Mexico: The Venezuela Next Door?

Mexico: The Venezuela Next Door?

Could Mexico under the leadership of Andres Manuel Lopez Obrador plunge into the political and economic tailspin which we associate with Venezuela under Hugo Chávez?

Both the AMLO and Chávez governments, enamored of the wealth and power they saw flowing from oil, have shown an indifference to the environment, despite this having become a hot button issue in global politics. Pollution from Venezuela’s oil industry, already high, worsened under Chávez as he sought to keep up production at all costs, leaving, for example, Lake Maracaibo a contaminated disaster zone.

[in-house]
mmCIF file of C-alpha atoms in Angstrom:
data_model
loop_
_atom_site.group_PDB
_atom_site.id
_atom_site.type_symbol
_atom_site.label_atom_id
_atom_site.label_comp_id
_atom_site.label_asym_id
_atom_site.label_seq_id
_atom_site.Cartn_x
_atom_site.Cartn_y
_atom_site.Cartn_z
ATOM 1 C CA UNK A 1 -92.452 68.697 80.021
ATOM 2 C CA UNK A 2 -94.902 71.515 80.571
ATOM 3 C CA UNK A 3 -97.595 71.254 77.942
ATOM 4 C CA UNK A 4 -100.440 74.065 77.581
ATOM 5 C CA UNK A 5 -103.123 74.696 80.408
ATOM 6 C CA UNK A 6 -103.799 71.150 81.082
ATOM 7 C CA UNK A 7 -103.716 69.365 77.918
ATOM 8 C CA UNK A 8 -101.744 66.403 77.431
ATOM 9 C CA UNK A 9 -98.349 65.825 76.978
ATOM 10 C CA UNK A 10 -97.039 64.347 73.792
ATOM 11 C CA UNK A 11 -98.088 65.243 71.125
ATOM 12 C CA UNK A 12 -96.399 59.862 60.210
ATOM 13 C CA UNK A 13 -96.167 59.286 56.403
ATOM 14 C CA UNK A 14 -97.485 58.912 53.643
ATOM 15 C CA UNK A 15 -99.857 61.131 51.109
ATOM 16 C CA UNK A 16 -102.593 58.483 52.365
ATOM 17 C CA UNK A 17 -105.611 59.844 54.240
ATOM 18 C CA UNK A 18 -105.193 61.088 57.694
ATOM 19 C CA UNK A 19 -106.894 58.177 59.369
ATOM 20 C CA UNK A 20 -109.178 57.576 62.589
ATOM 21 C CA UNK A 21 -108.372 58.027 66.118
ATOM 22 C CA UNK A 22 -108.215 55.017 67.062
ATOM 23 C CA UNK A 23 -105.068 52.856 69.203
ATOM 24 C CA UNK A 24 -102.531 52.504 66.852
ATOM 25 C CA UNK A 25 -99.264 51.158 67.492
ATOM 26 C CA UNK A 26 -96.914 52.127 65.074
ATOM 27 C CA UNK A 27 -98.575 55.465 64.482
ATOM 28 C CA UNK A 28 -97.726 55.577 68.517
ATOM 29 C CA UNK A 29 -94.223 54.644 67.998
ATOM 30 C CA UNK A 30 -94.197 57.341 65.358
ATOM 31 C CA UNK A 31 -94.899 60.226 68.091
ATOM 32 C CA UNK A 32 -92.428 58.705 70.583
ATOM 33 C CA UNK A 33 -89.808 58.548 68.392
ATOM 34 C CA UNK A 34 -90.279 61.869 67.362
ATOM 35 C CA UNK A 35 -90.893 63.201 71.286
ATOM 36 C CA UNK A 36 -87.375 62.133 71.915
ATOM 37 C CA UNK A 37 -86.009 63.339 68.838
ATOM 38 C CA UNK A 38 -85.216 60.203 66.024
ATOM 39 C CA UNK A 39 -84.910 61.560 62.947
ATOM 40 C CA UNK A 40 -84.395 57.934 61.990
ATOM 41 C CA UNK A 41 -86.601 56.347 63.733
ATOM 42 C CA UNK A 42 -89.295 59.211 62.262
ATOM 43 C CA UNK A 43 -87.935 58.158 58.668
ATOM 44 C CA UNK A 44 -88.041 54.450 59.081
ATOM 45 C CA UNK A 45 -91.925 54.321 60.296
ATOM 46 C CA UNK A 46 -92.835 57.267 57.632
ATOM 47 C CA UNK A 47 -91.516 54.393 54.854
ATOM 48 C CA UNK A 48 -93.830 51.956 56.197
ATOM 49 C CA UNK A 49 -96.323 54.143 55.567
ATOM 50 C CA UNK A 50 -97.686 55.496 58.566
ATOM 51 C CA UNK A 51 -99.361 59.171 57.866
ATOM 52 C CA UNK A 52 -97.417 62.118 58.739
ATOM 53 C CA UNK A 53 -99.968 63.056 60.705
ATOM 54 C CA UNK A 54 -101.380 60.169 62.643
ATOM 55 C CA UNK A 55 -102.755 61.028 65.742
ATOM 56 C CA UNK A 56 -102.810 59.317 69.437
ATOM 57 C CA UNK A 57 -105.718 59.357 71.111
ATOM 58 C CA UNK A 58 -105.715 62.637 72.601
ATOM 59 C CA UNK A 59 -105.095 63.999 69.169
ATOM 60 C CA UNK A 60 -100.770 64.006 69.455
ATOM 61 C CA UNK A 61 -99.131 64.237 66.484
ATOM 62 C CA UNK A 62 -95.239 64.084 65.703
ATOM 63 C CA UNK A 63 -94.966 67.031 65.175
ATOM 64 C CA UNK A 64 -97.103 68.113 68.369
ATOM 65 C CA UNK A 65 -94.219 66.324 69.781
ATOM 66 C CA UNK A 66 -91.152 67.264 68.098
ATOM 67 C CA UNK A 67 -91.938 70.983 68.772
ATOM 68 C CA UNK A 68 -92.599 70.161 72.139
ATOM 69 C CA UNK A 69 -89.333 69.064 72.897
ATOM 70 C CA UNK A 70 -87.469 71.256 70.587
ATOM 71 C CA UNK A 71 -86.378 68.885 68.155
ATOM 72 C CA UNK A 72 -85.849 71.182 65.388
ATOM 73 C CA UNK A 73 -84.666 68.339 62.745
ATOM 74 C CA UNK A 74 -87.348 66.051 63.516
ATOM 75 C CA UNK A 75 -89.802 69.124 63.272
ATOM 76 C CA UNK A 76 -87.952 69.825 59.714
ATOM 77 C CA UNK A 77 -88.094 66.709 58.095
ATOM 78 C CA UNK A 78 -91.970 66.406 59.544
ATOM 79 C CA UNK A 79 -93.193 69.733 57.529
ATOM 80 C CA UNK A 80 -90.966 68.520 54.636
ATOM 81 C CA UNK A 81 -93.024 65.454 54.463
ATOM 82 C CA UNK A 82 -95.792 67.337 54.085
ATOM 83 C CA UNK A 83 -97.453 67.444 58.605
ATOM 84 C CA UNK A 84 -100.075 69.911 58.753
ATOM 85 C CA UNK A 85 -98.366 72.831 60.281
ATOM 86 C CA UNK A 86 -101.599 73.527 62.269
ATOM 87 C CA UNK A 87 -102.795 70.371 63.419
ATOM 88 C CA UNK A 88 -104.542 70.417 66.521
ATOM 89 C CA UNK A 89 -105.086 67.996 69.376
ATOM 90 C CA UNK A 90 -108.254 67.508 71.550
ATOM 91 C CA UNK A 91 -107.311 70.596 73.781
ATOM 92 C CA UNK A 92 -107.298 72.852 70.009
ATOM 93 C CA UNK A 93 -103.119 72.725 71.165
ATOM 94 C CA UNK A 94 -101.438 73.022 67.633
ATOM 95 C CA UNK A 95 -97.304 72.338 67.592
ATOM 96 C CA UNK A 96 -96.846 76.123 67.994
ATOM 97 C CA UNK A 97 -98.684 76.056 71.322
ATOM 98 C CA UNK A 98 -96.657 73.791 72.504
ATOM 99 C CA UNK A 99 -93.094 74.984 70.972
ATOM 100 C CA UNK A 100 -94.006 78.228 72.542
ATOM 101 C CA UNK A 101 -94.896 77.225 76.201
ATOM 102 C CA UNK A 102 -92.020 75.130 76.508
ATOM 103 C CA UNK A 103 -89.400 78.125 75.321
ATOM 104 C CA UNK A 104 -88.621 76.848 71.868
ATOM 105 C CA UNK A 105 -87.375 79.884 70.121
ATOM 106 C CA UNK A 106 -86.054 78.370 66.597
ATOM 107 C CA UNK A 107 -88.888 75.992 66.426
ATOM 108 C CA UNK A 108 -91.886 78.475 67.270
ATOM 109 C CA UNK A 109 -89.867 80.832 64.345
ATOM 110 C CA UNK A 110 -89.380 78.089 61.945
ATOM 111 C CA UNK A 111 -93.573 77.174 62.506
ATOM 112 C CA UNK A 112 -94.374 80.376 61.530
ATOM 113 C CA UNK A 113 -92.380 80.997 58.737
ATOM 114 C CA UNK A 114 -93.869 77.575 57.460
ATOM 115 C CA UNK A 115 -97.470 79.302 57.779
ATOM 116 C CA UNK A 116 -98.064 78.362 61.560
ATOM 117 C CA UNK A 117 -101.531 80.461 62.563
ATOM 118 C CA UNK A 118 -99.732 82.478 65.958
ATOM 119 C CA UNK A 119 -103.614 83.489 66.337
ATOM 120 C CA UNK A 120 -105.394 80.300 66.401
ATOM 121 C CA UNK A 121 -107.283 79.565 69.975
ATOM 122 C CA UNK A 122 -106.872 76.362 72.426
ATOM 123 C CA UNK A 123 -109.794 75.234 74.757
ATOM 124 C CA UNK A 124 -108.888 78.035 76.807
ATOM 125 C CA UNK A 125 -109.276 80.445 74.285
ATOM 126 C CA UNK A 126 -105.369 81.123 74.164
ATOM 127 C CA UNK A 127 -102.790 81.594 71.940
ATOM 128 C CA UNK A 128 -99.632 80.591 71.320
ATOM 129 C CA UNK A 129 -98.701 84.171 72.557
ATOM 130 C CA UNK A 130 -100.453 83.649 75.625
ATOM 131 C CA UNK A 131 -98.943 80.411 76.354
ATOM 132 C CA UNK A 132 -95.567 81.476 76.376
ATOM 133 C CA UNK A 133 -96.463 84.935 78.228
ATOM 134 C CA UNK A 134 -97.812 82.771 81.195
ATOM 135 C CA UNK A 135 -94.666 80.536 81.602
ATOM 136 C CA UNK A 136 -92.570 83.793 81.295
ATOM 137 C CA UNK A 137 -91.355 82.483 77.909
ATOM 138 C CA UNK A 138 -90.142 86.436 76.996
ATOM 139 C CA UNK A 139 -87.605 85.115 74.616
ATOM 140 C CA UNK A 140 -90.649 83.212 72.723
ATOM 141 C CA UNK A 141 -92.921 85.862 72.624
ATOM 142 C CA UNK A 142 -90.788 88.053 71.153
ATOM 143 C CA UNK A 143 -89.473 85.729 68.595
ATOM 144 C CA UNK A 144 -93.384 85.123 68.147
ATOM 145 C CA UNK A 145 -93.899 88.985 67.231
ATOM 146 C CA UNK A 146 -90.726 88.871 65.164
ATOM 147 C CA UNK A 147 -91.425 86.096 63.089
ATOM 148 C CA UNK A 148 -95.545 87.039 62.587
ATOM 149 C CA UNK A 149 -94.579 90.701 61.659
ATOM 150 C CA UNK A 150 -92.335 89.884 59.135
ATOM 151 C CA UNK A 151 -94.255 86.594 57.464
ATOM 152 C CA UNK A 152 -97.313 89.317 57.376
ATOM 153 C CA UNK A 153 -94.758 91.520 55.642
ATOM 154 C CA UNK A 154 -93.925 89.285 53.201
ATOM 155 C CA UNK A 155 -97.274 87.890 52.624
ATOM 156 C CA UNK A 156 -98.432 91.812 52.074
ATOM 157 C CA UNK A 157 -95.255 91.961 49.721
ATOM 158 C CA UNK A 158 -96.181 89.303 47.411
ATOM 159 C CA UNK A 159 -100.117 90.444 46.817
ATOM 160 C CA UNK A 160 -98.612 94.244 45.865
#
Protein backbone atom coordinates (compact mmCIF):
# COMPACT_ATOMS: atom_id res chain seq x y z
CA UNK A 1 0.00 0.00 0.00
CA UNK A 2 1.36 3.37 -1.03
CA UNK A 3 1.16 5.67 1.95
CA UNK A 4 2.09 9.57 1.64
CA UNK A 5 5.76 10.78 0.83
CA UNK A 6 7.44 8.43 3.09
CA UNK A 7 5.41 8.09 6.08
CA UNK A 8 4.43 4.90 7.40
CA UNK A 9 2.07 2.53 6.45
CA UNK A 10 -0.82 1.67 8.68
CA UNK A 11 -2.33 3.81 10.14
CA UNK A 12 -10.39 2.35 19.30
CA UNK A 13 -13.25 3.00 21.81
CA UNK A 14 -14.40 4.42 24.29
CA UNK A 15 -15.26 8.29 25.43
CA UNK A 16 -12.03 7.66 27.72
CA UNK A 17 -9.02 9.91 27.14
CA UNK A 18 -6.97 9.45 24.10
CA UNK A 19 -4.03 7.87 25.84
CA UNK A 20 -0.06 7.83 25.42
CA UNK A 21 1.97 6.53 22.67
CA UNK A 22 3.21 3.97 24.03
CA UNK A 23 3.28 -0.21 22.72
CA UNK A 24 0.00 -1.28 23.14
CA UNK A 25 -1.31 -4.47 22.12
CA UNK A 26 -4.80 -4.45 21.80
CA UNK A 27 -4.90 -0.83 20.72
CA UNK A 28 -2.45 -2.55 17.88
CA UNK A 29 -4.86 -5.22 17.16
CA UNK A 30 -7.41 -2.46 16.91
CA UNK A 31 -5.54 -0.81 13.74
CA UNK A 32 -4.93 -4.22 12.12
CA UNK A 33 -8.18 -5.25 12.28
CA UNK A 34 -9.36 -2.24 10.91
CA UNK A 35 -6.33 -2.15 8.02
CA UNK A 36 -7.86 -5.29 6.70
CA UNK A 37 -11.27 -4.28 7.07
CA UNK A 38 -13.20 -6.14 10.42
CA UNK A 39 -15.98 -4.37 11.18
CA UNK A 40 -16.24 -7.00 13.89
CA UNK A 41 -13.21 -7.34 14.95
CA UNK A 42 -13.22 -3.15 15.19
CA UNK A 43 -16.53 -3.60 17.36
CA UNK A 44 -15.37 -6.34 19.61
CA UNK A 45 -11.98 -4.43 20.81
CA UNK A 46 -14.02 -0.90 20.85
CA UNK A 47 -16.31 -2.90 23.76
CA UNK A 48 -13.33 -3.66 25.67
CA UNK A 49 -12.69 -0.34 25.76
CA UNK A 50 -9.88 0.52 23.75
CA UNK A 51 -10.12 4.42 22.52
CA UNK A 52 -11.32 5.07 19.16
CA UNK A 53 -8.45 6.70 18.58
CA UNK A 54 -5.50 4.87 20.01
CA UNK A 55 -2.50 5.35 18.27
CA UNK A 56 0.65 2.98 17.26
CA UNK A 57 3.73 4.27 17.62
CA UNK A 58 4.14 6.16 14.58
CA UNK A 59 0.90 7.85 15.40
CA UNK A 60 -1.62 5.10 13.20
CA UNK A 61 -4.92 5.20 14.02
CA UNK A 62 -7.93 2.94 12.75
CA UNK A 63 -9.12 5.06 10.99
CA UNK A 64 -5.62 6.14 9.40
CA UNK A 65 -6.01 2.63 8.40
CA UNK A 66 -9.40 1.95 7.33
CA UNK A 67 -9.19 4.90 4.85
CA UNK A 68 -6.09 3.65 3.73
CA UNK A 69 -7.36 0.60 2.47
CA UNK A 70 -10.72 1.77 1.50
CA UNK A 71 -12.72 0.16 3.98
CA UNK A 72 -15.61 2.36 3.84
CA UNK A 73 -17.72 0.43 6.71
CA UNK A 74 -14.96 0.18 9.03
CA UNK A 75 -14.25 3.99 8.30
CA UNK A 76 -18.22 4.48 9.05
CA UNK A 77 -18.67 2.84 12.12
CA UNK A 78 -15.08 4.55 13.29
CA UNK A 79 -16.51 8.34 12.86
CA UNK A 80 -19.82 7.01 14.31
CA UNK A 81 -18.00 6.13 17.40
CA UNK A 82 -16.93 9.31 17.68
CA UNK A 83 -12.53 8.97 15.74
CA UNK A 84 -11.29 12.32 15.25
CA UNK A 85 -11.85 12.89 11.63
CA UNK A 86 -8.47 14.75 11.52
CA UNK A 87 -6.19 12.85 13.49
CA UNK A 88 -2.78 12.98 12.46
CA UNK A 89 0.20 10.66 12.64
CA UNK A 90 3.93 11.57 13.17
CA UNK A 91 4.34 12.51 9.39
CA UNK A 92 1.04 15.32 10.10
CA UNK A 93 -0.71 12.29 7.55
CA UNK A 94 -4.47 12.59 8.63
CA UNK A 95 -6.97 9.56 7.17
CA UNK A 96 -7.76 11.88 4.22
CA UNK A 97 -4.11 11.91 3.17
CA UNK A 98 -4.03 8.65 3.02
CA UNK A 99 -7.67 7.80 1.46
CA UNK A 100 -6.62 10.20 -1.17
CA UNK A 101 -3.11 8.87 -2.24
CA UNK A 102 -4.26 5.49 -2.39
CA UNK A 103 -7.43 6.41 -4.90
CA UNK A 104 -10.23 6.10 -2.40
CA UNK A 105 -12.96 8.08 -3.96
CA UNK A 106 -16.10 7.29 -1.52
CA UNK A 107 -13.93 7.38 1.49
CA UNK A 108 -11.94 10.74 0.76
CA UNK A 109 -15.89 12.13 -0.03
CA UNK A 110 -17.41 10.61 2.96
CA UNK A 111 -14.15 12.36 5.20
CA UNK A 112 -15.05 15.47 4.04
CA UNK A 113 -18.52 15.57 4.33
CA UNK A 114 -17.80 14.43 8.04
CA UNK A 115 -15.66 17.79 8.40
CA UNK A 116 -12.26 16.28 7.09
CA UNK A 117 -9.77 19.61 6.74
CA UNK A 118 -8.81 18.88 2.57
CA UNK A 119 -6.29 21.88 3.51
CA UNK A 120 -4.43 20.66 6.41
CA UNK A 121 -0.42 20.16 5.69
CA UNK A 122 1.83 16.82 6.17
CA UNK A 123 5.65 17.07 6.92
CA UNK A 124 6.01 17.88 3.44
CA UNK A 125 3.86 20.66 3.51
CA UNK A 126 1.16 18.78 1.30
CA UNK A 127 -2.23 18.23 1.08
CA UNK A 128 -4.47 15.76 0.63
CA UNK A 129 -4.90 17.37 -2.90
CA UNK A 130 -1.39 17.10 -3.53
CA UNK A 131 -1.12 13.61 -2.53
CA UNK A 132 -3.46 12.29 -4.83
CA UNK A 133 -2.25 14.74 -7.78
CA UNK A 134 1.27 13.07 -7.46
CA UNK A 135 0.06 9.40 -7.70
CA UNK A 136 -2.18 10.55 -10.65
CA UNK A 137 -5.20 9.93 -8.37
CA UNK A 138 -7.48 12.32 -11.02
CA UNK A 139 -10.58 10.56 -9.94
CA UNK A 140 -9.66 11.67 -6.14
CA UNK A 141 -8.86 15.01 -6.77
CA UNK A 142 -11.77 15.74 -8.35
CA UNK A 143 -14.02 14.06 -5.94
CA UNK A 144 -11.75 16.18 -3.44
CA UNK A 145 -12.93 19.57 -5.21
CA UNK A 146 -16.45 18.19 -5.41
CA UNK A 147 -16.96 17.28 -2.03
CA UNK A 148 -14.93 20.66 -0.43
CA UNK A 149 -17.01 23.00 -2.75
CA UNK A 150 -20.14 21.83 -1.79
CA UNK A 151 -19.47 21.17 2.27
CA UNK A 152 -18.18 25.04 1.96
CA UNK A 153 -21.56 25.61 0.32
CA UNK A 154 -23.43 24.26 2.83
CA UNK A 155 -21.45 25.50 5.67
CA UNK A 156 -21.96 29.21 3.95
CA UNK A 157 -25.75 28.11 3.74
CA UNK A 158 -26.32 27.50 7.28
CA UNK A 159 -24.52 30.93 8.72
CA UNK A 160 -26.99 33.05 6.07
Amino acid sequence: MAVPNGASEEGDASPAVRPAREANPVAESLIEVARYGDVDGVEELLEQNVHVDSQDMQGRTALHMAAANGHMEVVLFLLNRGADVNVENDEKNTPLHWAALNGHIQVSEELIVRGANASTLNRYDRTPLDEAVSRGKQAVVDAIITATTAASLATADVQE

For his part, AMLO is giving priority to the Federal Electricity Commission’s oil-burning power plants and to one using domestically produced coal. This has had the effect of stalling private projects in wind and solar energy which would not be able to connect to the national grid. Beyond the energy sector, he has pushed for splashy mega-projects such as the “Tren Maya”—a high-speed passenger railroad line to southern Mexico of dubious economic value which will pass through environmentally- sensitive areas and which is built on soft bedrock. This has led AMLO to denounce foreign support for Mexican environmental groups which oppose the project. In the face of delays to this signature project, AMLO has declared it to be of “national security” interest, short-circuiting environmental reviews and court challenges.